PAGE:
shattering confidence among domestic and foreign investors and sparking fears
of social tensions across the vast Russian Federation. 
Earlier, Primakov told Interior Ministry officials to ``be on the cutting
edge'' in the struggle to quell separatist tendencies in some of Russia's 89
regions. 
Moscow has been alarmed by threats from some regional leaders they might
withhold taxes from the centre because of delays or shortfalls in federal
funding. 
Yeltsin, who was out at his Gorky-9 country residence on Friday, reappointed
several key ministers and named some new ones on Friday, including Andrei
Shapovalyants as economy minister. But several posts still remain to be
filled. 
The Kremlin said Yeltsin, who cuts an increasingly marginalised figure, would
visit Uzbekistan, Kazakhstan and Austria next month and was fully briefed on
events in Russia. 
A principal architect of Russia's seven-year market reforms, Anatoly Chubais,
told the weekly Vek his biggest mistake was assuming Russia could make the
transition in a matter of years. 
``Now it is clear,'' he said. ``The transition will take decades, with
retreats, defeats and crises.'' 

******

#6
Russia says planning no nuclear blasts

MOSCOW, Sept 25 (Reuters) - Russia, responding to a U.S. press report, said on
Friday it did not plan a nuclear test blast but would continue ``sub-
critical'' tests, which do not cause nuclear explosions and are legal under a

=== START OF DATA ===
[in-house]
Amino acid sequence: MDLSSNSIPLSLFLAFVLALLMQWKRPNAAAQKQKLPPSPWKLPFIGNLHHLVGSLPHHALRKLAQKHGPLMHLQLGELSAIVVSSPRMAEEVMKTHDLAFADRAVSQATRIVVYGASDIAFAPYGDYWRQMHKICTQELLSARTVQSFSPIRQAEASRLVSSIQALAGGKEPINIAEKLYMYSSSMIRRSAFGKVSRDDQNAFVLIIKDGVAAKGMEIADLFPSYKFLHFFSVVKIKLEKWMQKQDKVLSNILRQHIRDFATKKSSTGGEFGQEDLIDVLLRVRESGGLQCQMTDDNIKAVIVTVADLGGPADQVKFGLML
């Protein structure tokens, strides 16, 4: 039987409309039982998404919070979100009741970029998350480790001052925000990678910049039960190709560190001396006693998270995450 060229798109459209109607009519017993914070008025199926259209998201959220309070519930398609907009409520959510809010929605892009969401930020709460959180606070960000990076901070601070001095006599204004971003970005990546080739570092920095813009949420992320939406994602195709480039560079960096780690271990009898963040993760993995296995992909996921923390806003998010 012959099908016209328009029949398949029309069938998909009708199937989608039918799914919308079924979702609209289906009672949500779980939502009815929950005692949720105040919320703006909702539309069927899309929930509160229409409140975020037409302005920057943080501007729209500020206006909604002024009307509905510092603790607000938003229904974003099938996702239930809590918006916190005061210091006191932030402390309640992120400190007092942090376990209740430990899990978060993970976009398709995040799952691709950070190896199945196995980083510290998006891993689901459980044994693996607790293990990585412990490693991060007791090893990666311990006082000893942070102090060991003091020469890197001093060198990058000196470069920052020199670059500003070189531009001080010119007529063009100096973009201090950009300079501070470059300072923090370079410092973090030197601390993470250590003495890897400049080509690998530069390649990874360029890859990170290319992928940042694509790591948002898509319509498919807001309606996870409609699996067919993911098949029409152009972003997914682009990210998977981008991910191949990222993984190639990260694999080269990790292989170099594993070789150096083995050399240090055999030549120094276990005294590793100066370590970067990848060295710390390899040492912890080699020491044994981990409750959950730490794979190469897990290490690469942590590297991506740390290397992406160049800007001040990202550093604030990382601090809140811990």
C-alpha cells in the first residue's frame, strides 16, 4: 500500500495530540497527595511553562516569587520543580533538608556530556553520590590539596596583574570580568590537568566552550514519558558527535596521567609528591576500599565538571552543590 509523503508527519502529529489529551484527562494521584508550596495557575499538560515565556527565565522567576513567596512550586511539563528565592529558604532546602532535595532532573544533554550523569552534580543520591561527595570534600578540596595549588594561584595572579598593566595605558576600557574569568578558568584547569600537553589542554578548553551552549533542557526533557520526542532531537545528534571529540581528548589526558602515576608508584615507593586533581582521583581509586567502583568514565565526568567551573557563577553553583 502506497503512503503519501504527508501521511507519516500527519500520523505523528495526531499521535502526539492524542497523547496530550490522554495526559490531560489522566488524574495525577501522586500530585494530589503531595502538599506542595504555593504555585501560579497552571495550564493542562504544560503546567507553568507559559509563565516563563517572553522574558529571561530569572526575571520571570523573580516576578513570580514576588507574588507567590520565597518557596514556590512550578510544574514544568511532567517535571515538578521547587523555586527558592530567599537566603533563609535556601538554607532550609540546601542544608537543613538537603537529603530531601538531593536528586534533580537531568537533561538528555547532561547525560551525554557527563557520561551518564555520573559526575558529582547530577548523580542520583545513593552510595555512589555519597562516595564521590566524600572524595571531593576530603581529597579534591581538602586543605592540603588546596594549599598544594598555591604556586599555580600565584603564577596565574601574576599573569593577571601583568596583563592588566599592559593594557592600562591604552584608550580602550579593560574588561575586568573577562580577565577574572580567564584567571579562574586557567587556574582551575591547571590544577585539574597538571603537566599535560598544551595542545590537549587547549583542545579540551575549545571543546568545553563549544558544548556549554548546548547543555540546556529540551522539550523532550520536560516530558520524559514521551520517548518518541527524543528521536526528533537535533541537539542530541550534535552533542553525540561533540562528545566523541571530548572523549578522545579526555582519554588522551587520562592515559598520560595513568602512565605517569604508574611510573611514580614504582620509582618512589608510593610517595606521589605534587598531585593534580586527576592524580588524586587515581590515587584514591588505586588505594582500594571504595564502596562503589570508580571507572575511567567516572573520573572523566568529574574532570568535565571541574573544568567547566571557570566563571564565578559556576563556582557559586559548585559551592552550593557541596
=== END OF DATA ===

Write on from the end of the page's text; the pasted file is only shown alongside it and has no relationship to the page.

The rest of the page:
test ban treaty. 
The Washington Times on Thursday cited U.S. intelligence sources as saying
satellite photographs showed Russian trucks unloading material near deep
shafts at the Arctic nuclear test site of Novaya Zemlya. 
The materials could be used to plug up the shafts for an underground nuclear
test, the paper said. 
But a top Russian nuclear official said any planned tests would not involve a
nuclear explosion. 
Russia said in July it would carry out a sub-critical test before this winter
but would not conduct full-scale tests requiring nuclear explosions, forbidden
under the treaty. The United States also regularly performs sub-critical
tests, seen as necessary to maintain its existing nuclear stockpile. 
Viktor Mikhailov, first deputy Russian atomic energy minister, told Reuters on
Friday Russia was continuing its ongoing programme of nuclear experiments, but
planned no explosions.